I also add carob to my plain yogurt.
Posted by: Lola, Sunday, June 14, 2009, 3:56am; Reply: 28
you rang?? ;)
Quoted Text
Lloyd carob mole
inspired by the thought of Mole sauce.

This is what I used, you can modify to suit.....

1 tbs olive oil or ghee
2/3 cup spelt berries (presoak)
3 cups water
1 large onion, chopped
1-2 clove garlic, chopped-sliced-or-minced
3 cups fresh Okra, sliced
small handful fresh parsley leaves
1 can tomato paste
1 'Tbl carob powder, or to taste
pinch Stevia or preferred sweetener (not much)
pinch sea salt
spices (I used cayenne, ginger, turmeric, fenugreek and oregano)

Sautee onion and garlic. Add spelt, water, spices and salt. Bring to boil, cover and simmer for 50-60 minutes. Add all other ingredients after 40 minutes.

tomato 'sauce' could be prepared ahead for deeper flavor, the contrast was quite good as it was.
Posted by: ruthiegirl, Sunday, June 14, 2009, 5:55pm; Reply: 29
Are phytoestrogens always a  good thing, even for women?

A friend of mine is a breast cancer survivor, and her oncologist told her to completely  avoid soy, in all forms. She won't even eat potato chips fried in soybean oil. I'm not sure if she avoids flax as well- it never came up, as there never was any flax in the foods served at parties where we both attended.

I also know my personal experience with soy consumption. I used to always have 5-6 week menstural cycles.  That was just "normal" for me. Then I stopped consuming soy (and all legumes) as an experiement, to see if I felt better. (This was before I found BTD.) My cycles normalized! I now have 30 day cycles instead of 35-42 day cyles. I have a more obvious fertile phase, fewer cramps, and the bleeding isnt' as heavy. If I drink a lot of soy milk (such as when Silk Nog is available), I get the wonky cycles again. I've also found that soy does less damage to my cycle when I consume it around ovulation time. If I have soy when my period is due, it REALLY messes me up- more PMS, late period, etc.

All in all, this experience has left me thinking that phytoestrogens are NOT a good thing. I tried using flax seeds in my diet when I first went low-carb, but then stopped when I found out flax is a phytoestrogen. I can get fiber from veggies and EFAs from fish- why risk the hormones in flax?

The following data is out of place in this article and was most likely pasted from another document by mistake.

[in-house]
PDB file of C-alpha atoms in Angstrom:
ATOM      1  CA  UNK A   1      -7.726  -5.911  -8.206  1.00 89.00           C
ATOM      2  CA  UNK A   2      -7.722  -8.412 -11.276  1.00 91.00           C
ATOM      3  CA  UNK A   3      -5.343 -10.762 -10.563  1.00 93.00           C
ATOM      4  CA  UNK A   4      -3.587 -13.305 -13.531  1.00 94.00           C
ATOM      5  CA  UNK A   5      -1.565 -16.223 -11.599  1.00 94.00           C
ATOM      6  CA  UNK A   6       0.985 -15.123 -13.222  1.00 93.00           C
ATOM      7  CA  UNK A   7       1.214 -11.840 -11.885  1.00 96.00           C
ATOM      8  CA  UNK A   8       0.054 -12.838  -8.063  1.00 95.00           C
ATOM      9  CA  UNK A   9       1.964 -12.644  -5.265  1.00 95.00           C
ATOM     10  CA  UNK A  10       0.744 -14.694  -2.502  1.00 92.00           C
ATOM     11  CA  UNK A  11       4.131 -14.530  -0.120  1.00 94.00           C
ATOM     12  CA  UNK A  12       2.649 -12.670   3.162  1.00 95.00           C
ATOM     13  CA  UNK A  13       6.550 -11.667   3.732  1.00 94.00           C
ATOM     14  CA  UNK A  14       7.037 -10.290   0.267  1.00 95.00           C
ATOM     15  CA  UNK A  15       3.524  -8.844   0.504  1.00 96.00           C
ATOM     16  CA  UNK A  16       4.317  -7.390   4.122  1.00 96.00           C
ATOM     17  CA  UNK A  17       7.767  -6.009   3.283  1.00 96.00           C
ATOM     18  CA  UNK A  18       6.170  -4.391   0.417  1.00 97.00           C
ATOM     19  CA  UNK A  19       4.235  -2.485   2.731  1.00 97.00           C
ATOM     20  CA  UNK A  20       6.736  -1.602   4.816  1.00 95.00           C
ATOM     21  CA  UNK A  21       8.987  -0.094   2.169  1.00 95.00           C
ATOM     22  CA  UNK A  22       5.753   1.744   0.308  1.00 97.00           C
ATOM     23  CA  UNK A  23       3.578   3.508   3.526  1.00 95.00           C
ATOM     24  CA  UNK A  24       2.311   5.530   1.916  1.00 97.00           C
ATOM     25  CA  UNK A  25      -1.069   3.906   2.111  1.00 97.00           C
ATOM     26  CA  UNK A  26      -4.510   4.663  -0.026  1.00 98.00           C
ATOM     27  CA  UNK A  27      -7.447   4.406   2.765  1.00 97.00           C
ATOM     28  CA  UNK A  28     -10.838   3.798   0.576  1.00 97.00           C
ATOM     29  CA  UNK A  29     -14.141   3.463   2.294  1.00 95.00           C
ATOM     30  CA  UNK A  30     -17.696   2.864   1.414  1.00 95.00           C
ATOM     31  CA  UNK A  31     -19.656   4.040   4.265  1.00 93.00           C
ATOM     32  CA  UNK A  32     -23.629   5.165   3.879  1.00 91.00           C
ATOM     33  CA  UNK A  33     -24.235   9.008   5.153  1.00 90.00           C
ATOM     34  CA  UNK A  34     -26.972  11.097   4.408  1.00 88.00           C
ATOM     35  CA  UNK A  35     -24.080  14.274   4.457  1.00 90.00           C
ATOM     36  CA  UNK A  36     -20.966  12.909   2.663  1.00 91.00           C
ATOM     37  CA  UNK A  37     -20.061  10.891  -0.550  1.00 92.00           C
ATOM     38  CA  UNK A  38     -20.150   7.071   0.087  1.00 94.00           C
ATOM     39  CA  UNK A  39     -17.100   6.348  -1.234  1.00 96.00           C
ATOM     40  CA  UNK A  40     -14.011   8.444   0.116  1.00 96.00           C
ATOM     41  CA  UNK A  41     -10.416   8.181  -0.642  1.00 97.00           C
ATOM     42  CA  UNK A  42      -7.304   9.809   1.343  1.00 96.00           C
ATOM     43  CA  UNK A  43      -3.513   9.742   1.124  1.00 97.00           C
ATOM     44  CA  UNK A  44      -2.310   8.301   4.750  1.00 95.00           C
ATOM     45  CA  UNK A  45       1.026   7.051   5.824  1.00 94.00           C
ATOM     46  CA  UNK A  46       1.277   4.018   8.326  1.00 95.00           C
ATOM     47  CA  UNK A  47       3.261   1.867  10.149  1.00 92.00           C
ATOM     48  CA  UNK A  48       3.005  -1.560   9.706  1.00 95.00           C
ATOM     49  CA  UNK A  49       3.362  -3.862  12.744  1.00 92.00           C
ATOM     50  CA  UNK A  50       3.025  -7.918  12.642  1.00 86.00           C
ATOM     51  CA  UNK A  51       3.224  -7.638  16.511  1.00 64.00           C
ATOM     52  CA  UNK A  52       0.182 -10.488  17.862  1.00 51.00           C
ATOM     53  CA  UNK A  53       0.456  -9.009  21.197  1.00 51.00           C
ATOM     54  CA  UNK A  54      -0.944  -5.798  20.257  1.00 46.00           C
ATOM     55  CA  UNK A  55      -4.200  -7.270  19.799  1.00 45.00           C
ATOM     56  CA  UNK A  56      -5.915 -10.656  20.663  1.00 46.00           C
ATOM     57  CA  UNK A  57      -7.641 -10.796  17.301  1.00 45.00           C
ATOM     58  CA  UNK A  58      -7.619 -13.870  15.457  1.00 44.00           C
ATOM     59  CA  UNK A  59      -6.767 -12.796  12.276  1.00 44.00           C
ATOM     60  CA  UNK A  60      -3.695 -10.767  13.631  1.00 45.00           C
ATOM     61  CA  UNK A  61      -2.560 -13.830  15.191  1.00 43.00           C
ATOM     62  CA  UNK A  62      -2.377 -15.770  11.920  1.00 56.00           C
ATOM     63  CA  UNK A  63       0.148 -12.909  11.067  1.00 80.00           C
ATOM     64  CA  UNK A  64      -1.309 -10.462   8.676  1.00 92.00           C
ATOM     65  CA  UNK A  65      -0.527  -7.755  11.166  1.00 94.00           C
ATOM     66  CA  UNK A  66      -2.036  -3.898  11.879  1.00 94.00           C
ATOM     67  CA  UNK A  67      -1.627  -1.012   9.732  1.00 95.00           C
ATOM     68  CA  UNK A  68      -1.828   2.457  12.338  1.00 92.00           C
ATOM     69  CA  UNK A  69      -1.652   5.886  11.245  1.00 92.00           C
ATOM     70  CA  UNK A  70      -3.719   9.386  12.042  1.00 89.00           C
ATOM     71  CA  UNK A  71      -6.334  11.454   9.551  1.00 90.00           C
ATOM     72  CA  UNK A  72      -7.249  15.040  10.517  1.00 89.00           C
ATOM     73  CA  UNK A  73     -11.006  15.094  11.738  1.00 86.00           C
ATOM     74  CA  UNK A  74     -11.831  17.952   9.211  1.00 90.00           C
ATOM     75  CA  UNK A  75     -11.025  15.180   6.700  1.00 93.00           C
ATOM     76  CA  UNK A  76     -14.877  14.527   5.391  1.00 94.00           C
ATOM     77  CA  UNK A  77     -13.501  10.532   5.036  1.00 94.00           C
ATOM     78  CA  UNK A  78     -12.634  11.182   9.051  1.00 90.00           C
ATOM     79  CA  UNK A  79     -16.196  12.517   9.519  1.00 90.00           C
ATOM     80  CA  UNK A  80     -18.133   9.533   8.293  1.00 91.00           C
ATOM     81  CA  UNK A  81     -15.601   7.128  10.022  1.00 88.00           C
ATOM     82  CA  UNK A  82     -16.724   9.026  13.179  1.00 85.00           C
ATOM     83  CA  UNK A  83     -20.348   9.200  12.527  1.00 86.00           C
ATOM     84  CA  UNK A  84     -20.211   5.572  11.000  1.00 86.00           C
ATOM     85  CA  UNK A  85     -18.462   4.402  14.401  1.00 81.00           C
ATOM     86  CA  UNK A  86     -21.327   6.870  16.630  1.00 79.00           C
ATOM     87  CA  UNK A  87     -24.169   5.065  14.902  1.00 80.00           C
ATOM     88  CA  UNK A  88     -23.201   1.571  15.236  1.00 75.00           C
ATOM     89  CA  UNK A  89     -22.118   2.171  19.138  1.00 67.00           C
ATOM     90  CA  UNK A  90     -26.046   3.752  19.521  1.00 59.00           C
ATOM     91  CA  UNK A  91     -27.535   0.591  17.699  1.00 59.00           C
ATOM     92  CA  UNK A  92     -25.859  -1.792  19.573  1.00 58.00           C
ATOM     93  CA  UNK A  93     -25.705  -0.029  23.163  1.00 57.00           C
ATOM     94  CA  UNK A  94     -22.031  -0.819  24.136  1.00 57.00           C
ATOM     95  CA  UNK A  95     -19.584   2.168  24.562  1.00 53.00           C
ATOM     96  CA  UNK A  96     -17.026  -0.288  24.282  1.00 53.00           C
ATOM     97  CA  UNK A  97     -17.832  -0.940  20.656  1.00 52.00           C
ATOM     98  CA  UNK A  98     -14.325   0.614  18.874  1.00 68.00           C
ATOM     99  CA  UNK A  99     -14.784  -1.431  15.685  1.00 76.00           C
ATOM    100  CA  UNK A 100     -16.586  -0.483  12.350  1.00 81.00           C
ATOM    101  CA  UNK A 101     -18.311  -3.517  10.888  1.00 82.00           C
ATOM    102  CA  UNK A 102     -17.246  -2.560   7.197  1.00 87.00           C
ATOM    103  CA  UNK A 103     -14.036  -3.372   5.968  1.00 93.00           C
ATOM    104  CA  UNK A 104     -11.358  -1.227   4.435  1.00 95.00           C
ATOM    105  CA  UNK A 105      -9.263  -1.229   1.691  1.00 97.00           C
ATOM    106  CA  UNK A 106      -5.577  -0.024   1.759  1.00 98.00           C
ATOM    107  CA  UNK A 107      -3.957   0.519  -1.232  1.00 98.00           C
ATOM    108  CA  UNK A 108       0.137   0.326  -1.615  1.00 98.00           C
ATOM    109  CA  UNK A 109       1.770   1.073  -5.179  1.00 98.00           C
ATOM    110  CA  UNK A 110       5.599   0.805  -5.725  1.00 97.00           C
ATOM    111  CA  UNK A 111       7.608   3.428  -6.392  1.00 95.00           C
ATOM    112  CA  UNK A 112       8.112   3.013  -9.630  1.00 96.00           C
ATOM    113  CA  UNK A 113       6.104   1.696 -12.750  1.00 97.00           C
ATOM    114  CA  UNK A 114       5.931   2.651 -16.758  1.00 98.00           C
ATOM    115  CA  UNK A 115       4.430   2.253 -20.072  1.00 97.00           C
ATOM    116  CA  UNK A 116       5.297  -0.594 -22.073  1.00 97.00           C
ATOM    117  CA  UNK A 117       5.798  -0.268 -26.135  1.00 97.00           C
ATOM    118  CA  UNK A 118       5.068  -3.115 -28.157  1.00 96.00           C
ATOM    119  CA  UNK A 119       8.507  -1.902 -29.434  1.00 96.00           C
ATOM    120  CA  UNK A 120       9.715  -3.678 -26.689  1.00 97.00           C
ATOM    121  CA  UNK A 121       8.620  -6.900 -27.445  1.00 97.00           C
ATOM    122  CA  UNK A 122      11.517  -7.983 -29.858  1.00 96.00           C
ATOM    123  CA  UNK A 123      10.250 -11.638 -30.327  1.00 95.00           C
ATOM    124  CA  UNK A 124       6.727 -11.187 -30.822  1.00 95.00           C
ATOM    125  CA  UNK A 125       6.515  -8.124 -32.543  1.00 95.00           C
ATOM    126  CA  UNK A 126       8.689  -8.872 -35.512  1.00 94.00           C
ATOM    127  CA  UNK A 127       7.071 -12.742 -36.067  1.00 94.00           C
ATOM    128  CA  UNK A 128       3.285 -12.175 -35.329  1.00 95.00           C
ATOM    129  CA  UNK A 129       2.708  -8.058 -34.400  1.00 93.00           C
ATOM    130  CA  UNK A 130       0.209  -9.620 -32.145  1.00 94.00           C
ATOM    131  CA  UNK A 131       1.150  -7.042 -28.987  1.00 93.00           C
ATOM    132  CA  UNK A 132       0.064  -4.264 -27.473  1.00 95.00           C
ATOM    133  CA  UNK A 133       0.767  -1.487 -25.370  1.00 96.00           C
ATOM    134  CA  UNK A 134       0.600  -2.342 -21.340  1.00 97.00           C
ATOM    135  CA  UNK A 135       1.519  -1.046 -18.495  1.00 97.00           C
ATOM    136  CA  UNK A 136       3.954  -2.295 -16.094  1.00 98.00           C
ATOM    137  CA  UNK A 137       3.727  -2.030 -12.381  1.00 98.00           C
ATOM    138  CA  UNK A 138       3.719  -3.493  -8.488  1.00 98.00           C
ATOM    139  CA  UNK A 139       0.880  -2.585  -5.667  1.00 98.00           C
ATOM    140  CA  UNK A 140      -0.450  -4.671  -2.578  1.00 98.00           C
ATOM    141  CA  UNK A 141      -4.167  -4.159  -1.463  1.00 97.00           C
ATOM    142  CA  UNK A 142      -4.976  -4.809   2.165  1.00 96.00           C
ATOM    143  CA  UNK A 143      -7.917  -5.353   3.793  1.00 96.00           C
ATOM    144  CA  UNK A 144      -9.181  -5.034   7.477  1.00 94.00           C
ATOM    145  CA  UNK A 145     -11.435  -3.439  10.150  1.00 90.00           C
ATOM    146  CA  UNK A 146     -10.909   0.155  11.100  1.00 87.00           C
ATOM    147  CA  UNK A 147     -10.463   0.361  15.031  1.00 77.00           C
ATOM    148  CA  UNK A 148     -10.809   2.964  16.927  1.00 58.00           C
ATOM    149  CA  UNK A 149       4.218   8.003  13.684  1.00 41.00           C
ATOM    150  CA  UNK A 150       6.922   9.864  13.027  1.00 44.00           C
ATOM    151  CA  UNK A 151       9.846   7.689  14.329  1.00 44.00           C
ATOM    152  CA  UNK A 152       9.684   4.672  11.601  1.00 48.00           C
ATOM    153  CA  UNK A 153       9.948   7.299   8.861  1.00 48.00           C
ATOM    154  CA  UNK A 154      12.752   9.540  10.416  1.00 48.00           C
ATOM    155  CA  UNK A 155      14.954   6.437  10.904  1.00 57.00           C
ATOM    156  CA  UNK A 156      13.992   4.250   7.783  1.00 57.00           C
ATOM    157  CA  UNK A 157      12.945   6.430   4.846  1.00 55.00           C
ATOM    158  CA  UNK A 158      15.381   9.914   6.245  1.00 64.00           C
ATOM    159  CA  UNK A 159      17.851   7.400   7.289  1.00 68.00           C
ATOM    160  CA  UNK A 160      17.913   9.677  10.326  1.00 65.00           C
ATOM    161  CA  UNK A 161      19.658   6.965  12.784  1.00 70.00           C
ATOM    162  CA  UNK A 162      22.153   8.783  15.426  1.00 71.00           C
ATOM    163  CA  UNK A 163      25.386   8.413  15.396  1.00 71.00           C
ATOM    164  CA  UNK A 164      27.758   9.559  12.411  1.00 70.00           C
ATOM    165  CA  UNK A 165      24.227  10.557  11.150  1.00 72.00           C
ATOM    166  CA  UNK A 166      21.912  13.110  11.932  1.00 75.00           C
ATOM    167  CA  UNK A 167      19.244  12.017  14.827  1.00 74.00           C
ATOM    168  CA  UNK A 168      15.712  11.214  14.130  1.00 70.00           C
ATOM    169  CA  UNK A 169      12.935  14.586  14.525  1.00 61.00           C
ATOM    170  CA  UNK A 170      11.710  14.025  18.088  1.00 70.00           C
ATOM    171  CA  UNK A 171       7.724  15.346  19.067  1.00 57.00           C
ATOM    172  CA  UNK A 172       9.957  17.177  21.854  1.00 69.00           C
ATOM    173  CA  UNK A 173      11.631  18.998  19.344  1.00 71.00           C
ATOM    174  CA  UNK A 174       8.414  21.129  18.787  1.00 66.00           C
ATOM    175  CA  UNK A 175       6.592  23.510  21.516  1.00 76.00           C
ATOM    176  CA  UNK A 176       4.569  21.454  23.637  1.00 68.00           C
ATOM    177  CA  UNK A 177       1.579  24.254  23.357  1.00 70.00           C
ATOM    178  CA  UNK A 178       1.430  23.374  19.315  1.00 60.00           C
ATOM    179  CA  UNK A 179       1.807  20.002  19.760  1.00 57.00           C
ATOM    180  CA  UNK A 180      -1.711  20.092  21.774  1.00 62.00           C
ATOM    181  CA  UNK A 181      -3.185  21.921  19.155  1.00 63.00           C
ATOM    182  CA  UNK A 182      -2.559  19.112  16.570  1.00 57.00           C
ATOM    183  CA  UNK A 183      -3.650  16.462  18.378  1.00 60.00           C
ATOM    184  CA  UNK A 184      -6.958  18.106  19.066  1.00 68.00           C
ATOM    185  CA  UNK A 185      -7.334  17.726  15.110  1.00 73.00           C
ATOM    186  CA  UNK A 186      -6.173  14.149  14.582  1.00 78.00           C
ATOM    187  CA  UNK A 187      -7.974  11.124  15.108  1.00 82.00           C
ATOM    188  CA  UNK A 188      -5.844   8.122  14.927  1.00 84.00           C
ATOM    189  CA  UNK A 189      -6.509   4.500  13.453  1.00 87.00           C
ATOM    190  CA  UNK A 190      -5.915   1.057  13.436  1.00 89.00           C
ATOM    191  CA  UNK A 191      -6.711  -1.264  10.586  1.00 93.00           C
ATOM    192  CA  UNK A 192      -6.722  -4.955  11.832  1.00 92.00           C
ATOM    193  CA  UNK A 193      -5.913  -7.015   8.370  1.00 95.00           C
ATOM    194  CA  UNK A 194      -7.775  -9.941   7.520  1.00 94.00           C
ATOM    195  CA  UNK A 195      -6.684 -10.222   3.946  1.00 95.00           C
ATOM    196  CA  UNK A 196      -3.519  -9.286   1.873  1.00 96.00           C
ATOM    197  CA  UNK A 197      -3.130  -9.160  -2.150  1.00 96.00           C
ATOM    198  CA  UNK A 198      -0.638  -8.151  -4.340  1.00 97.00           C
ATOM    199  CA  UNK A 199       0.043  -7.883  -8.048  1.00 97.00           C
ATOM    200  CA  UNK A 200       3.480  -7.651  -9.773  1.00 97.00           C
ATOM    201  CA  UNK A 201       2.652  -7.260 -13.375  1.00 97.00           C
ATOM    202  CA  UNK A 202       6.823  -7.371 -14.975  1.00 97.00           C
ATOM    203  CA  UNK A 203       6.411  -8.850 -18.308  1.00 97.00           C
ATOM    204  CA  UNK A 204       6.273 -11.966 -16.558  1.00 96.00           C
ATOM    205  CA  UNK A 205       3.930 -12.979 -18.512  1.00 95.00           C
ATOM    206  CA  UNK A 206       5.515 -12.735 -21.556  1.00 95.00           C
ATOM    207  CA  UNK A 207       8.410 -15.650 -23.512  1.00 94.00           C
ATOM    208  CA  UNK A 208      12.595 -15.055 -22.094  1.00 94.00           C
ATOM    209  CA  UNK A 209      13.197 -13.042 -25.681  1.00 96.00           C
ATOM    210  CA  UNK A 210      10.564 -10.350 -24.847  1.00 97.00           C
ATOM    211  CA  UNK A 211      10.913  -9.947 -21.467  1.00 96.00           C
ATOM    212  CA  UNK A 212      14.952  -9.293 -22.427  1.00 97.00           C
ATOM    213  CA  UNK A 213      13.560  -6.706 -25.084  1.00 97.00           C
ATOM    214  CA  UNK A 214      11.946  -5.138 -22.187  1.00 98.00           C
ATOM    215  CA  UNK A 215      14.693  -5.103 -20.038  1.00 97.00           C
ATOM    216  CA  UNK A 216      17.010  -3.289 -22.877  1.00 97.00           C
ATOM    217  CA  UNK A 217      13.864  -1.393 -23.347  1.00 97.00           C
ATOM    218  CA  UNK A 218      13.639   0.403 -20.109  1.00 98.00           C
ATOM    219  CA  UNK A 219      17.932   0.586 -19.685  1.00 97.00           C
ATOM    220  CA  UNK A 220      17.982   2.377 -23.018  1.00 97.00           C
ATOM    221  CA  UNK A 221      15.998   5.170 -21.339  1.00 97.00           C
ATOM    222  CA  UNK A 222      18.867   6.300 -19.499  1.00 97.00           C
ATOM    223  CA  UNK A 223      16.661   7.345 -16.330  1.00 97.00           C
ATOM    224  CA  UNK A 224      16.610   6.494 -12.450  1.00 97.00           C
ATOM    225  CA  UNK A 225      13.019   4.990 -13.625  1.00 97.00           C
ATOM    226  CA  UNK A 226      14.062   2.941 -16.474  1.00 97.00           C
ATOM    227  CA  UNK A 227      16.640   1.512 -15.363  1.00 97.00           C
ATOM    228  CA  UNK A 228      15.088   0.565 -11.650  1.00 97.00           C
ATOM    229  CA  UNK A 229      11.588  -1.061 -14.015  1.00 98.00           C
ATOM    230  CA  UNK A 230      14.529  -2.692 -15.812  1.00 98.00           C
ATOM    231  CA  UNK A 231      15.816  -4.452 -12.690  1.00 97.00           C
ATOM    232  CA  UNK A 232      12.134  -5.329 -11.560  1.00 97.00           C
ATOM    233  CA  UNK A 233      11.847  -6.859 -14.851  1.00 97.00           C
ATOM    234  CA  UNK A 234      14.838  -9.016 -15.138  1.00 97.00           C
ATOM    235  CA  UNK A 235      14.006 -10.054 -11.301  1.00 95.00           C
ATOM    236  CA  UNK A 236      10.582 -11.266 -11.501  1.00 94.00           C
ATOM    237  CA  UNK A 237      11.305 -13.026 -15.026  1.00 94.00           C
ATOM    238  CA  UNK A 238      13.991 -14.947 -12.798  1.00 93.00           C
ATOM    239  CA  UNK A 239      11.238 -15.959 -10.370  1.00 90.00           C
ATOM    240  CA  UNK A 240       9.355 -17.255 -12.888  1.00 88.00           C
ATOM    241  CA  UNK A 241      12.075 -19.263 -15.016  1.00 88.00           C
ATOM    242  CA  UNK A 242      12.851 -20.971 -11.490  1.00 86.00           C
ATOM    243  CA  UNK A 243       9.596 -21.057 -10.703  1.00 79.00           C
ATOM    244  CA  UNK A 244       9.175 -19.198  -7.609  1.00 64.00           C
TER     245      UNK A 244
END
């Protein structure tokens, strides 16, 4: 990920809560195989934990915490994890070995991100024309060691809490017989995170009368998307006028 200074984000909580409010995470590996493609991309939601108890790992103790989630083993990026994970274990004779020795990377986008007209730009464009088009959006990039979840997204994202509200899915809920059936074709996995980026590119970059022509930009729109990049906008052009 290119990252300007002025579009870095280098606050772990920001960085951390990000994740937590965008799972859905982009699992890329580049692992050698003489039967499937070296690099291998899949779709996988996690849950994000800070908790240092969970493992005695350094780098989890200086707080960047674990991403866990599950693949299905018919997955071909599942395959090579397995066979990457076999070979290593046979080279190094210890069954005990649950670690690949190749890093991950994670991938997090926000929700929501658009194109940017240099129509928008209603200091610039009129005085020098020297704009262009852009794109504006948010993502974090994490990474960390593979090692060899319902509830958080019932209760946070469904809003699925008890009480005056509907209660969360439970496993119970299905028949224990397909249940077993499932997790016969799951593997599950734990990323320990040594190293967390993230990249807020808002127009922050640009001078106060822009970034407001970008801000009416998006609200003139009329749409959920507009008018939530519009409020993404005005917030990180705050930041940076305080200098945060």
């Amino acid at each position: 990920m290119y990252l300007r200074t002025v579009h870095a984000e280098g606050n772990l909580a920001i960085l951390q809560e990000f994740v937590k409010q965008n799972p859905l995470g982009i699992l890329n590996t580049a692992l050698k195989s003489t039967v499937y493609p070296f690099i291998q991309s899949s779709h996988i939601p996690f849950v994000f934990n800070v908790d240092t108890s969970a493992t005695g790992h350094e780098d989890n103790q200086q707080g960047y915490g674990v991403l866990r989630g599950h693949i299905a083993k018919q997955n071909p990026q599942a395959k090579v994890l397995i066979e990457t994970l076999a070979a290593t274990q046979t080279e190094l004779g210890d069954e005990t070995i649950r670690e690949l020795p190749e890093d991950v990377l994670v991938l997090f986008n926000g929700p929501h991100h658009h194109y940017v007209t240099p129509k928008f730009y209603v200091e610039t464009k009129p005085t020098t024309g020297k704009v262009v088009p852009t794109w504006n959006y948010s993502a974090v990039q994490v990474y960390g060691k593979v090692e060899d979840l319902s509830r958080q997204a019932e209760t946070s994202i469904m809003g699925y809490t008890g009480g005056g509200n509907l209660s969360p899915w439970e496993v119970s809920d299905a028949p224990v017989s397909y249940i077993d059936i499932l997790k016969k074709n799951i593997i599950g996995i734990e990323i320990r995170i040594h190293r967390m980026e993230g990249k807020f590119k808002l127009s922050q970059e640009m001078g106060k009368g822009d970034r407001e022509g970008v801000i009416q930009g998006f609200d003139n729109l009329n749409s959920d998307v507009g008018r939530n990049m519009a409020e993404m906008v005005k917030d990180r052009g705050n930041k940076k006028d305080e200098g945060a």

Posted by: Ribbit, Monday, June 15, 2009, 2:01am; Reply: 30
And yet I had the opposite experience.  I used to ovulate two days before my period.  Great, huh?  And I'd have 7 heavy, very crampy days, the first two days often with a fever (and yes, I still had to go to school).  Then I added soy into my life (way before BTD) and my cycles normalized and shortened.  Even when I slowed way down on soy later on, my cycles stayed the same, which  means the soy fixed something that was wrong.

Had I not fixed the problem before I got married, I may not have been able to get pregnant.  Now I have .... um..... NO PROBLEM.
Posted by: Captain_Janeway, Saturday, June 20, 2009, 5:47am; Reply: 31
Quoted from ruthiegirl
I also know my personal experience with soy consumption. I used to always have 5-6 week menstural cycles.  That was just "normal" for me. Then I stopped consuming soy (and all legumes) as an experiement, to see if I felt better. (This was before I found BTD.) My cycles normalized! I now have 30 day cycles instead of 35-42 day cyles. I have a more obvious fertile phase, fewer cramps, and the bleeding isnt' as heavy. If I drink a lot of soy milk (such as when Silk Nog is available), I get the wonky cycles again. I've also found that soy does less damage to my cycle when I consume it around ovulation time. If I have soy when my period is due, it REALLY messes me up- more PMS, late period, etc.


Interesting,I had the same problem, but it also made me have extremely bad pms along with inflammatory joints.

I never knew why I reacted so badly to soy until I found out my genotype. Soy is toxic for explorers.
Posted by: Captain_Janeway, Saturday, June 20, 2009, 5:52am; Reply: 32
Quoted from ruthiegirl
Are phytoestrogens always a  good thing, even for women?



All in all, this experience has left me thinking that phytoestrogens are NOT a good thing. I tried using flax seeds in my diet when I first went low-carb, but then stopped when I found out flax is a phytoestrogen. I can get fiber from veggies and EFAs from fish- why risk the hormones in flax?



I agree, my mother is a type O, probably a non-secretor, and she has survived breast CA for more than 15 years now. When she was getting chemo her oncologist told her to stay away from all soy. Not a bad thing for an O nonnie anyway, but if she had been an A or AB eating soy, what would her outcome have been?
Posted by: 815 (Guest), Saturday, June 20, 2009, 4:16pm; Reply: 33
Quoted from Captain_Janeway

but if she had been an A or AB eating soy, what would her outcome have been?


My mother was A+ like me.  She never ate soy. She had surgery for cystic breast disease.  The doctor told her the cause was caffeine in the coffee.  Caffeine?  I wonder if she ate soy regularly, would she have avoided the cystic breast disease?